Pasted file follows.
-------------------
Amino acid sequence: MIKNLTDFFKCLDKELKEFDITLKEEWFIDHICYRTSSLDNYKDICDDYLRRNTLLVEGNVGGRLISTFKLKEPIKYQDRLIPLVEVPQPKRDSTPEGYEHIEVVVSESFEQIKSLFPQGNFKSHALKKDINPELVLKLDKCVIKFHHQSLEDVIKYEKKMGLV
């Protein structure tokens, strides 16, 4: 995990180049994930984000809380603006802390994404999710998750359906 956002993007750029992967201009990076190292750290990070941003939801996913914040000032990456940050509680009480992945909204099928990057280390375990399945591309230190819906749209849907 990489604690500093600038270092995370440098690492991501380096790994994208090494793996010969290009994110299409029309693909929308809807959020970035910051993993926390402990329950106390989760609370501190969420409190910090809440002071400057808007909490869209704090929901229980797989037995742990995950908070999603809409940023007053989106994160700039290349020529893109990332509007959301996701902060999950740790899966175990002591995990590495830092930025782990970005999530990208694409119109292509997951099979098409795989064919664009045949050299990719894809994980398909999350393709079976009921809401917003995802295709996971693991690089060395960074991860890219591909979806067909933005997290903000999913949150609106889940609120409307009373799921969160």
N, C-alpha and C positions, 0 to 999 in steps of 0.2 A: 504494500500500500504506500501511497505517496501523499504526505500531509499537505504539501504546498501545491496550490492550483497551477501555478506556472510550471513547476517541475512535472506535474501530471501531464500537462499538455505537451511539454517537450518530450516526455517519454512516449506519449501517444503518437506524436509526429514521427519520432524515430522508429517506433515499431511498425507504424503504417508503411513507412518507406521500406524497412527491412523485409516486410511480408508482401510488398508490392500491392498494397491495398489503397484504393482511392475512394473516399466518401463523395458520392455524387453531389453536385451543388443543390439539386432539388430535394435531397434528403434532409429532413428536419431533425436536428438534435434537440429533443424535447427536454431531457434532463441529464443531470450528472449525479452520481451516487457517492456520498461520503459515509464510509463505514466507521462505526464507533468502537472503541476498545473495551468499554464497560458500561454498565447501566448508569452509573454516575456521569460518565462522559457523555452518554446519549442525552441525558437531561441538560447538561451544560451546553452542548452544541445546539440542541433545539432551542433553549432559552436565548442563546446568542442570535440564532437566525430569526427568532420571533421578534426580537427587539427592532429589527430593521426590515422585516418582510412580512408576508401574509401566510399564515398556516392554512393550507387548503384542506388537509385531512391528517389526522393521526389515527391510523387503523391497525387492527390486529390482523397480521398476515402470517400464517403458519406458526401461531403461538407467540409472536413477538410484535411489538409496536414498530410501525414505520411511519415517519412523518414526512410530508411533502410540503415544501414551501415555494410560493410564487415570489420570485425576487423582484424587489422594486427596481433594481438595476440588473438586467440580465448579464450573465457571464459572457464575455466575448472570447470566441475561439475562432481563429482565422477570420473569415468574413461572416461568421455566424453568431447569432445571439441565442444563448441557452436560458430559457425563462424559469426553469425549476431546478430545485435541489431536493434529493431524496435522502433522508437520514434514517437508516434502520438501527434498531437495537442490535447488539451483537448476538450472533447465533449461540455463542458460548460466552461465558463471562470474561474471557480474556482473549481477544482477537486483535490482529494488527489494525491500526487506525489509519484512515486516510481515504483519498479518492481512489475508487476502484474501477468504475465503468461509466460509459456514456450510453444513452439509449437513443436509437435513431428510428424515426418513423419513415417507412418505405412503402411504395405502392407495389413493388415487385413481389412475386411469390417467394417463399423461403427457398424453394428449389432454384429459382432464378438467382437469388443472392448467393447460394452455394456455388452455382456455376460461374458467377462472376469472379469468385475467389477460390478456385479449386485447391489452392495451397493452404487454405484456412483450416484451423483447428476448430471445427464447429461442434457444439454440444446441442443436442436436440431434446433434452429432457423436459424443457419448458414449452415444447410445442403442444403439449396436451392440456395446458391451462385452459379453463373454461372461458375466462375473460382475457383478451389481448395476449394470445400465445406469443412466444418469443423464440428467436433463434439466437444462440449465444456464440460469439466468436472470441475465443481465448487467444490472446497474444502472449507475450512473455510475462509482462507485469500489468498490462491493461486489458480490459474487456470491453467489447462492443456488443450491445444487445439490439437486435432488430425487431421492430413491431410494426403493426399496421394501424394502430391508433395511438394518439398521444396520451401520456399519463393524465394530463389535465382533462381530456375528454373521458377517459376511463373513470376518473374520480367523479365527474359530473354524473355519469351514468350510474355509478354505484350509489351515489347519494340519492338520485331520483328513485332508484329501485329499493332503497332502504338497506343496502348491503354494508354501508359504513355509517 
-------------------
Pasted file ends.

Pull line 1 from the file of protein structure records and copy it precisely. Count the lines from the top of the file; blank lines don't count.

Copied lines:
Amino acid sequence: MIKNLTDFFKCLDKELKEFDITLKEEWFIDHICYRTSSLDNYKDICDDYLRRNTLLVEGNVGGRLISTFKLKEPIKYQDRLIPLVEVPQPKRDSTPEGYEHIEVVVSESFEQIKSLFPQGNFKSHALKKDINPELVLKLDKCVIKFHHQSLEDVIKYEKKMGLV